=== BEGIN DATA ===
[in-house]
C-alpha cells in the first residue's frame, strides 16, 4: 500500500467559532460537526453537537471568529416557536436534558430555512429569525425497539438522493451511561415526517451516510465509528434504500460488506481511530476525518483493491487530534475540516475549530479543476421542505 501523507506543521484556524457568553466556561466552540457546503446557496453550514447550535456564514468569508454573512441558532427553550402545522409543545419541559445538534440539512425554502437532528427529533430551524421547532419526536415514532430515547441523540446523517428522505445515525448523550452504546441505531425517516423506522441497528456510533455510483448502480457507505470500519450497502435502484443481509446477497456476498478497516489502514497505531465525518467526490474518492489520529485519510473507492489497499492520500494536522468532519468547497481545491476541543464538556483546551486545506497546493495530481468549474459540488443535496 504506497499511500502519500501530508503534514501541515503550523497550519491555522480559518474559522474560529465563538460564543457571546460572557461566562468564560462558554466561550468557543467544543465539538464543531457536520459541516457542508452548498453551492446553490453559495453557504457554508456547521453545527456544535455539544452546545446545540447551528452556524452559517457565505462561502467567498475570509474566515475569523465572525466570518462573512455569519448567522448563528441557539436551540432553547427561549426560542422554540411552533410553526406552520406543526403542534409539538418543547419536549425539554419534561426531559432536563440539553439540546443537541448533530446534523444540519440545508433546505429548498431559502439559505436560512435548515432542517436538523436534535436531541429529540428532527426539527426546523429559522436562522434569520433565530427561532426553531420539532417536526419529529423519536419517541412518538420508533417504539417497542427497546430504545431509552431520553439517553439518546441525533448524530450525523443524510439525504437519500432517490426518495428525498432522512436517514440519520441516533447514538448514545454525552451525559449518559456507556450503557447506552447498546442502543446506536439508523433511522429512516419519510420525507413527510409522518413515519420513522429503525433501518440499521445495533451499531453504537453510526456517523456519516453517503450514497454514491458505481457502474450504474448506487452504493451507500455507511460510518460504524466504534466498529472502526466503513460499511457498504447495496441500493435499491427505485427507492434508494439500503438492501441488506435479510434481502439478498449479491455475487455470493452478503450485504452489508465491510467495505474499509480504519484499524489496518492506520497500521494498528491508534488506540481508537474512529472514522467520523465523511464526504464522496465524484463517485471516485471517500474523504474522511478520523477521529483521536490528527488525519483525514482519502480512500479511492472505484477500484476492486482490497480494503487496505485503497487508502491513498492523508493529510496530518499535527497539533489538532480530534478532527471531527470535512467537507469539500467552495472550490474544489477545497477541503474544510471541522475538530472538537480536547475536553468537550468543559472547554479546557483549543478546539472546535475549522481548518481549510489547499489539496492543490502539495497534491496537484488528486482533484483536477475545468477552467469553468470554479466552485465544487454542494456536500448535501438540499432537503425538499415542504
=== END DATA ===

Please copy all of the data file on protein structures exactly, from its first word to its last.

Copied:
[in-house]
C-alpha cells in the first residue's frame, strides 16, 4: 500500500467559532460537526453537537471568529416557536436534558430555512429569525425497539438522493451511561415526517451516510465509528434504500460488506481511530476525518483493491487530534475540516475549530479543476421542505 501523507506543521484556524457568553466556561466552540457546503446557496453550514447550535456564514468569508454573512441558532427553550402545522409543545419541559445538534440539512425554502437532528427529533430551524421547532419526536415514532430515547441523540446523517428522505445515525448523550452504546441505531425517516423506522441497528456510533455510483448502480457507505470500519450497502435502484443481509446477497456476498478497516489502514497505531465525518467526490474518492489520529485519510473507492489497499492520500494536522468532519468547497481545491476541543464538556483546551486545506497546493495530481468549474459540488443535496 504506497499511500502519500501530508503534514501541515503550523497550519491555522480559518474559522474560529465563538460564543457571546460572557461566562468564560462558554466561550468557543467544543465539538464543531457536520459541516457542508452548498453551492446553490453559495453557504457554508456547521453545527456544535455539544452546545446545540447551528452556524452559517457565505462561502467567498475570509474566515475569523465572525466570518462573512455569519448567522448563528441557539436551540432553547427561549426560542422554540411552533410553526406552520406543526403542534409539538418543547419536549425539554419534561426531559432536563440539553439540546443537541448533530446534523444540519440545508433546505429548498431559502439559505436560512435548515432542517436538523436534535436531541429529540428532527426539527426546523429559522436562522434569520433565530427561532426553531420539532417536526419529529423519536419517541412518538420508533417504539417497542427497546430504545431509552431520553439517553439518546441525533448524530450525523443524510439525504437519500432517490426518495428525498432522512436517514440519520441516533447514538448514545454525552451525559449518559456507556450503557447506552447498546442502543446506536439508523433511522429512516419519510420525507413527510409522518413515519420513522429503525433501518440499521445495533451499531453504537453510526456517523456519516453517503450514497454514491458505481457502474450504474448506487452504493451507500455507511460510518460504524466504534466498529472502526466503513460499511457498504447495496441500493435499491427505485427507492434508494439500503438492501441488506435479510434481502439478498449479491455475487455470493452478503450485504452489508465491510467495505474499509480504519484499524489496518492506520497500521494498528491508534488506540481508537474512529472514522467520523465523511464526504464522496465524484463517485471516485471517500474523504474522511478520523477521529483521536490528527488525519483525514482519502480512500479511492472505484477500484476492486482490497480494503487496505485503497487508502491513498492523508493529510496530518499535527497539533489538532480530534478532527471531527470535512467537507469539500467552495472550490474544489477545497477541503474544510471541522475538530472538537480536547475536553468537550468543559472547554479546557483549543478546539472546535475549522481548518481549510489547499489539496492543490502539495497534491496537484488528486482533484483536477475545468477552467469553468470554479466552485465544487454542494456536500448535501438540499432537503425538499415542504